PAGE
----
We have created a new entrenched aristocracy, a class of people who are too big to fail. And while I still like Barack Obama, and consider him to be a decent and intelligent man, a lot about his administration just plain fell short of its potential. And this is a good example.
I wrote a post in August 2016 about the fact that the Democrats were maddeningly oblivious to the national mood. That post linked to an Andrew O’Hehir column that said Democrats were whistling past the graveyard if they thought that Clinton’s presumed election would set the world back to normal. O’Hehir said,
But what kind of â€œnormalâ€ are you so happy about? The paralysis and dysfunction of the entire last decade? To pretend that such an outcome â€” the candidate who is widely disliked and mistrusted defeating the candidate who is widely feared and despised â€” does anything at all to address the structural and ideological crisis that is eating away at both parties and the bipartisan system represents an epic level of denial.
“Epic level of denial” pretty much describes Democratic Party centrists and the leadership that insisted Hillary Clinton had to be the nominee. And there’s a lot of denial out there still. O’Hehir wrote recently,
Essentially, Democrats of the Bill Clinton era cut a deal with finance capital and the national-security state: On one hand, an economic policy based on free trade, deregulation and open markets, interlocked with an expansionist, interventionist foreign policy, both ceded to the control of technocratic experts. On the other, a widening agenda of civil rights protection and modest social reform programs at home, coupled with continued funding of the welfare state, albeit in reduced and partially privatized form.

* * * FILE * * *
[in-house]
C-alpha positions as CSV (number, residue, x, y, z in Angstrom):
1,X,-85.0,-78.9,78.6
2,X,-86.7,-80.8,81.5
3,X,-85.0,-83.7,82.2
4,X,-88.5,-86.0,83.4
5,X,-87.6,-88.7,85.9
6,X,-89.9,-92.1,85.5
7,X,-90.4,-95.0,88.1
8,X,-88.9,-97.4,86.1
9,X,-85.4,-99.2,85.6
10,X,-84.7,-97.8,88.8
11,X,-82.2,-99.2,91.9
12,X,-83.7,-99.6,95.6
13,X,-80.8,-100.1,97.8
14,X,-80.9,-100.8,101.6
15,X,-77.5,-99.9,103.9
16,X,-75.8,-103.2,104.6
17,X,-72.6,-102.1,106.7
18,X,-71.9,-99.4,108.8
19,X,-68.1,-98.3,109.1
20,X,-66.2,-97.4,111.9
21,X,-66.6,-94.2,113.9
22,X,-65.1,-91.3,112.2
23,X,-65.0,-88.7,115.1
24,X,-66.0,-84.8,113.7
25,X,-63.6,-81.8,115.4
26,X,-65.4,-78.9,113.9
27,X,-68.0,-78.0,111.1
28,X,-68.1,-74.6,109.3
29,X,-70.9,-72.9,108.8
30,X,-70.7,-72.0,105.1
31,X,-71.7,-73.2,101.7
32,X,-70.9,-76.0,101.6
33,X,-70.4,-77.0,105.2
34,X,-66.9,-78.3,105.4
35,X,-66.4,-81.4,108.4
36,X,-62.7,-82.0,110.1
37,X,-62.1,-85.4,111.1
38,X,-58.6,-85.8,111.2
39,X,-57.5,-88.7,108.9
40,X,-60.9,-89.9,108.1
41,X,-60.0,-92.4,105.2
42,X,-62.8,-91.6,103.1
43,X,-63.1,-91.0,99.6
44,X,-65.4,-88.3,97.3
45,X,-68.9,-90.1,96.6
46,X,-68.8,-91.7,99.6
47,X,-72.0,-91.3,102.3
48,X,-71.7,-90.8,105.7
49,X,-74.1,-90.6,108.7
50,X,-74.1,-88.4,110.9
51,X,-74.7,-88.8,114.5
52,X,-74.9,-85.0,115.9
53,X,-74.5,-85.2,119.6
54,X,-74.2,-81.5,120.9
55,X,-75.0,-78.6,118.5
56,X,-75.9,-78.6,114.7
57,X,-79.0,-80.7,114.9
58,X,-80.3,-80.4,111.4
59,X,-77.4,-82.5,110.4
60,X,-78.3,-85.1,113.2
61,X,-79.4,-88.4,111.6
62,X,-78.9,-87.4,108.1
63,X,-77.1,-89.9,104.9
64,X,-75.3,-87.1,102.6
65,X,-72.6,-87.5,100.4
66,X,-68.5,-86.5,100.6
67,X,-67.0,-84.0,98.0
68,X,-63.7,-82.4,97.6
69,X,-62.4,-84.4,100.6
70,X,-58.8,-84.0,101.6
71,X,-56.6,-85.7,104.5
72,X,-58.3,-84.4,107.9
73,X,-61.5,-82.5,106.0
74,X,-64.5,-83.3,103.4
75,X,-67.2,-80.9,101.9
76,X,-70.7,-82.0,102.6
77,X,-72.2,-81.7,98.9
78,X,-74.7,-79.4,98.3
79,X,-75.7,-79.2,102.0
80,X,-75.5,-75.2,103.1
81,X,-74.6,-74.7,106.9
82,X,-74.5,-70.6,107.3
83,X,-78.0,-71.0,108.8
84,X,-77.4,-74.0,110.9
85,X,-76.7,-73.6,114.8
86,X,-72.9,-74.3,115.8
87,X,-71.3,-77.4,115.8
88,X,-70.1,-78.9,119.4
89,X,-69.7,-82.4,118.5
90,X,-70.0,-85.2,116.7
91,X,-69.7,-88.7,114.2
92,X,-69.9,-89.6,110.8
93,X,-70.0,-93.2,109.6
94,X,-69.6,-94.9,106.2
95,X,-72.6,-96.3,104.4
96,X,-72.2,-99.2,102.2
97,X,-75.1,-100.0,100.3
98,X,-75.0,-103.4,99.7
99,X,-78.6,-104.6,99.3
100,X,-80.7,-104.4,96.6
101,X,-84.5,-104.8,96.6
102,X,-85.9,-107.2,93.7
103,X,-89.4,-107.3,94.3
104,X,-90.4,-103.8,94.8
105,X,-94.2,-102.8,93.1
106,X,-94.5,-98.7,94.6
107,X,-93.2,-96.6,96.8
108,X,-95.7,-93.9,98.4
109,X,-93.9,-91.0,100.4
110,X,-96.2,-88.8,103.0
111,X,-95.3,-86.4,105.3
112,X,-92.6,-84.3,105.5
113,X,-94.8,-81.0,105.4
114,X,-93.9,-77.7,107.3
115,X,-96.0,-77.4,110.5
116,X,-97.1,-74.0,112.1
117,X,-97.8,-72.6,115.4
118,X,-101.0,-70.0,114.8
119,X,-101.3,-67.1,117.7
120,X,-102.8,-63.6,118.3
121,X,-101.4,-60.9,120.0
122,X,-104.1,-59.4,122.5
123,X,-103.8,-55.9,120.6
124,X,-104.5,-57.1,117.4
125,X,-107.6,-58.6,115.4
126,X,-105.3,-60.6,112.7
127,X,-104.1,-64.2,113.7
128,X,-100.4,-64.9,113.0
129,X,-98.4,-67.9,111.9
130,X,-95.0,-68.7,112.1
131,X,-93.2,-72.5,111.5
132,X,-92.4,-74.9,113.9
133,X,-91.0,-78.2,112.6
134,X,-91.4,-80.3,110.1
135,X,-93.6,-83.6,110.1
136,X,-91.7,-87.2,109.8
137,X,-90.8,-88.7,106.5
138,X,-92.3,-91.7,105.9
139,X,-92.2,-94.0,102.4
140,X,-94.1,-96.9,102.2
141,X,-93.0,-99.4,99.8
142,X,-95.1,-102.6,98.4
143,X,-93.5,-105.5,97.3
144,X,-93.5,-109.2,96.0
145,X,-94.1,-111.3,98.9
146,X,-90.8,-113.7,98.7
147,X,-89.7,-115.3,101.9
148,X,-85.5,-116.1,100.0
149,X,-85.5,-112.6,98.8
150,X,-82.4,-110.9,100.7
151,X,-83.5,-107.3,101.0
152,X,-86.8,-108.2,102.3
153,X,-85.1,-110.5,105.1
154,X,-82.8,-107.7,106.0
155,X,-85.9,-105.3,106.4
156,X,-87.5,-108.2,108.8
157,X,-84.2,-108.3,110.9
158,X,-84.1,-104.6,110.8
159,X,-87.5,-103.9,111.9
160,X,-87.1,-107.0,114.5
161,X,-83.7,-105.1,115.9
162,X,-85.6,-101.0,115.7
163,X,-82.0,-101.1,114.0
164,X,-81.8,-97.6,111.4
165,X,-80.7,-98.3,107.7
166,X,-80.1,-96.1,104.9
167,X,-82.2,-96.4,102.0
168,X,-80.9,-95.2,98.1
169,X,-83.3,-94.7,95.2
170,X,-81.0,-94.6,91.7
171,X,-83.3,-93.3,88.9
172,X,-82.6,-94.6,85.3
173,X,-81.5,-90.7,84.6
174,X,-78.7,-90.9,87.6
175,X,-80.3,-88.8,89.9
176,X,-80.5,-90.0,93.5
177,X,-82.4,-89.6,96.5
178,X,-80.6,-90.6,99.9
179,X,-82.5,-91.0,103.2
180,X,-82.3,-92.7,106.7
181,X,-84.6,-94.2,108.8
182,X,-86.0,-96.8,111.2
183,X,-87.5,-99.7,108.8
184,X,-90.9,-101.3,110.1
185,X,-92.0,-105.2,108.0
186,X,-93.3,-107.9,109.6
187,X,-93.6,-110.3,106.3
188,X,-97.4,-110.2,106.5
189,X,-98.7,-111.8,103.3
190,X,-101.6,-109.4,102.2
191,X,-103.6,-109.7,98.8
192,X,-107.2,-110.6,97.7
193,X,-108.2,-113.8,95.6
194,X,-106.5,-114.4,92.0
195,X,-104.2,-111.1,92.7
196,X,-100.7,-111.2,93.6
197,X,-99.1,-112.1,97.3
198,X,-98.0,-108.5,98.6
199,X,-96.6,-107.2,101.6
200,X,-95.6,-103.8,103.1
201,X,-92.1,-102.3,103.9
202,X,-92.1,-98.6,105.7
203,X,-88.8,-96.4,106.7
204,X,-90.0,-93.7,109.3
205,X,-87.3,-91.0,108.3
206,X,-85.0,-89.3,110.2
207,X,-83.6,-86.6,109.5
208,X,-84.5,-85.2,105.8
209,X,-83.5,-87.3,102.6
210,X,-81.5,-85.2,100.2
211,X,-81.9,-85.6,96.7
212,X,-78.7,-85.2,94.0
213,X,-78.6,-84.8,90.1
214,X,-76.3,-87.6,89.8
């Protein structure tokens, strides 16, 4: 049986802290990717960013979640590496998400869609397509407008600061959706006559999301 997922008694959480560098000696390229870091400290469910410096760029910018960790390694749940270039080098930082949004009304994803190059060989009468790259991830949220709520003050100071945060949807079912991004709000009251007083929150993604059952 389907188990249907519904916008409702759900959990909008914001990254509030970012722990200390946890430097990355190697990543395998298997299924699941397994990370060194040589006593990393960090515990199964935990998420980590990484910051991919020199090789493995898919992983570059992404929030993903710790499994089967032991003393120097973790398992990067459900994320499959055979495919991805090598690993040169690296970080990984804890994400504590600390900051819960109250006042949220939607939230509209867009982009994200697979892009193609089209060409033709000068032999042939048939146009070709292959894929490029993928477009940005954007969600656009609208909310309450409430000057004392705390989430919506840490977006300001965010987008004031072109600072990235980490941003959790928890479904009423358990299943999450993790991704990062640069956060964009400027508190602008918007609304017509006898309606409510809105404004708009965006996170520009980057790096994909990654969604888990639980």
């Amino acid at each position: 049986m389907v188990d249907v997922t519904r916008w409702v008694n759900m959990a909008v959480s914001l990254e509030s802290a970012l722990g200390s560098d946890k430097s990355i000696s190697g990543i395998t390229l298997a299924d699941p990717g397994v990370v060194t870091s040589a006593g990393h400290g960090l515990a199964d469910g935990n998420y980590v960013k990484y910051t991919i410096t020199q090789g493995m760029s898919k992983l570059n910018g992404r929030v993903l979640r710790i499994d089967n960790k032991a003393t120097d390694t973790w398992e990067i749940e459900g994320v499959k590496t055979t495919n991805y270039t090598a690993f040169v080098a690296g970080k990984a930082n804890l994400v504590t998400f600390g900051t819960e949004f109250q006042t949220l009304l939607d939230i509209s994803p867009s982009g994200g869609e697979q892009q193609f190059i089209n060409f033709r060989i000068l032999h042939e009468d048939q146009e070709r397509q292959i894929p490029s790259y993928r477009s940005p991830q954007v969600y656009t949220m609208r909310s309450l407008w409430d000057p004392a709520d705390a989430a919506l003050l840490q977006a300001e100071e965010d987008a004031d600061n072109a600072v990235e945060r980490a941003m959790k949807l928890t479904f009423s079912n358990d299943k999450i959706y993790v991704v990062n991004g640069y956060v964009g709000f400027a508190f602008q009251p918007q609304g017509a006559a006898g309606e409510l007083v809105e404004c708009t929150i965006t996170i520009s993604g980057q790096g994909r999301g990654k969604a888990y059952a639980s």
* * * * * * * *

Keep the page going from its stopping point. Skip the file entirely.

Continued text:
As IÂ wrote last week, that combination seemed to work well for a while, or at least it helped elect two Democratic presidents to two terms apiece. It also hollowed out the party from within and led to a devastating series of defeats in midterm elections and state legislatures, leaving Democrats in their worst nationwide position since Herbert Hooverâ€™s administration, despite the undeniable fact that their policy positions are far more popular than those of the Republicans. With the sudden shift in the political wind of 2016, the true nature of the grand bargain suddenly seemed unmentionable.
But Nancy Pelosi is out there even now soliciting donations with calls to “protect President Obama’s legacy,” and even those of us who are fond of Barack Obama don’t want to just go back to his legacy. We’ve got to do a lot better. See also another recent O’Hehir column,Â Democratic moderates fear the â€œsocialist leftâ€ will wreck the party: They want to keep that gig.
The crazy thing is that I strongly suspect that white working-class voters might not be as averse to the progressive agenda as the centrists assume. Sitting here in Trump Country and watching campaign ads — the Missouri primaries are tomorrow — I see a lot of negative ads that basically make Democrats out to be something like cockroaches with especially loose morals. But that tends to work because the bleeping Democrats don’t seem to stand for anything. They’re like a blank slate waiting to be written on.